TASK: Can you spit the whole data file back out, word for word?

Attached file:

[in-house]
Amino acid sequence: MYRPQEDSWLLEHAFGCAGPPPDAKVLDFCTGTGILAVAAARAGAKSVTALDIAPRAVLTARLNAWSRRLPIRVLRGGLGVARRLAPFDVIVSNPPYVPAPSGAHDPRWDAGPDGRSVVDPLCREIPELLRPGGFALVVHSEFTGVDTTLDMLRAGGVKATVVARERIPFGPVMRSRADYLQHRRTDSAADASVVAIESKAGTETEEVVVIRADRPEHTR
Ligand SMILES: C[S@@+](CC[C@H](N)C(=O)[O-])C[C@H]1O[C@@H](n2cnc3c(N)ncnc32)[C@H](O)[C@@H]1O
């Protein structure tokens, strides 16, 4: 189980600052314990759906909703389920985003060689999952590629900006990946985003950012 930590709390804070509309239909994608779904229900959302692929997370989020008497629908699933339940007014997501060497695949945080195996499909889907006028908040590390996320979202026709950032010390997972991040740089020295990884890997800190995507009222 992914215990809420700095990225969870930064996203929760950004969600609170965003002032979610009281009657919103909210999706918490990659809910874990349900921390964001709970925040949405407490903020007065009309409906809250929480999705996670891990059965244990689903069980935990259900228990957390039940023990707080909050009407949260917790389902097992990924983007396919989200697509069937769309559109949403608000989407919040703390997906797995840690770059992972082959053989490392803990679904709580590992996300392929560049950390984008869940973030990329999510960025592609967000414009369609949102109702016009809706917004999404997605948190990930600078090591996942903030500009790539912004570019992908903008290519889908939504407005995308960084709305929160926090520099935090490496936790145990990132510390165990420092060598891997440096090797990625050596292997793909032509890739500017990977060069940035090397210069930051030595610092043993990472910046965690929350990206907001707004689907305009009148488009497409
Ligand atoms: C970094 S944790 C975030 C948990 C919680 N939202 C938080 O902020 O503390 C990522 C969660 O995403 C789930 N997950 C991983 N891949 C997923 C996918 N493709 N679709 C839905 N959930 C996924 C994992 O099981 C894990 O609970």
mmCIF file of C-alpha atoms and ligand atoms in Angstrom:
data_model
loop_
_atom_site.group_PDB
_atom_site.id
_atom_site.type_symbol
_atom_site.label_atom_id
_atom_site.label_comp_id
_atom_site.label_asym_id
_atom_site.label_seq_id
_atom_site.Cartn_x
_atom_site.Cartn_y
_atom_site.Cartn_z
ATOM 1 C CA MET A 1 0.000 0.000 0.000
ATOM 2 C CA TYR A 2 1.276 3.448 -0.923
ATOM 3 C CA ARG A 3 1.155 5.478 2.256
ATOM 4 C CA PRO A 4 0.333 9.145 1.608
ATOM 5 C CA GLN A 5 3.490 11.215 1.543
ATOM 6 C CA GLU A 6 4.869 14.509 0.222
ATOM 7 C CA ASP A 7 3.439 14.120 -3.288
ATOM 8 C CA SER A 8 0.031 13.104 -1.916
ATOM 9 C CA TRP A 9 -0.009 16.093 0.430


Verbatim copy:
[in-house]
Amino acid sequence: MYRPQEDSWLLEHAFGCAGPPPDAKVLDFCTGTGILAVAAARAGAKSVTALDIAPRAVLTARLNAWSRRLPIRVLRGGLGVARRLAPFDVIVSNPPYVPAPSGAHDPRWDAGPDGRSVVDPLCREIPELLRPGGFALVVHSEFTGVDTTLDMLRAGGVKATVVARERIPFGPVMRSRADYLQHRRTDSAADASVVAIESKAGTETEEVVVIRADRPEHTR
Ligand SMILES: C[S@@+](CC[C@H](N)C(=O)[O-])C[C@H]1O[C@@H](n2cnc3c(N)ncnc32)[C@H](O)[C@@H]1O
């Protein structure tokens, strides 16, 4: 189980600052314990759906909703389920985003060689999952590629900006990946985003950012 930590709390804070509309239909994608779904229900959302692929997370989020008497629908699933339940007014997501060497695949945080195996499909889907006028908040590390996320979202026709950032010390997972991040740089020295990884890997800190995507009222 992914215990809420700095990225969870930064996203929760950004969600609170965003002032979610009281009657919103909210999706918490990659809910874990349900921390964001709970925040949405407490903020007065009309409906809250929480999705996670891990059965244990689903069980935990259900228990957390039940023990707080909050009407949260917790389902097992990924983007396919989200697509069937769309559109949403608000989407919040703390997906797995840690770059992972082959053989490392803990679904709580590992996300392929560049950390984008869940973030990329999510960025592609967000414009369609949102109702016009809706917004999404997605948190990930600078090591996942903030500009790539912004570019992908903008290519889908939504407005995308960084709305929160926090520099935090490496936790145990990132510390165990420092060598891997440096090797990625050596292997793909032509890739500017990977060069940035090397210069930051030595610092043993990472910046965690929350990206907001707004689907305009009148488009497409
Ligand atoms: C970094 S944790 C975030 C948990 C919680 N939202 C938080 O902020 O503390 C990522 C969660 O995403 C789930 N997950 C991983 N891949 C997923 C996918 N493709 N679709 C839905 N959930 C996924 C994992 O099981 C894990 O609970």
mmCIF file of C-alpha atoms and ligand atoms in Angstrom:
data_model
loop_
_atom_site.group_PDB
_atom_site.id
_atom_site.type_symbol
_atom_site.label_atom_id
_atom_site.label_comp_id
_atom_site.label_asym_id
_atom_site.label_seq_id
_atom_site.Cartn_x
_atom_site.Cartn_y
_atom_site.Cartn_z
ATOM 1 C CA MET A 1 0.000 0.000 0.000
ATOM 2 C CA TYR A 2 1.276 3.448 -0.923
ATOM 3 C CA ARG A 3 1.155 5.478 2.256
ATOM 4 C CA PRO A 4 0.333 9.145 1.608
ATOM 5 C CA GLN A 5 3.490 11.215 1.543
ATOM 6 C CA GLU A 6 4.869 14.509 0.222
ATOM 7 C CA ASP A 7 3.439 14.120 -3.288
ATOM 8 C CA SER A 8 0.031 13.104 -1.916
ATOM 9 C CA TRP A 9 -0.009 16.093 0.430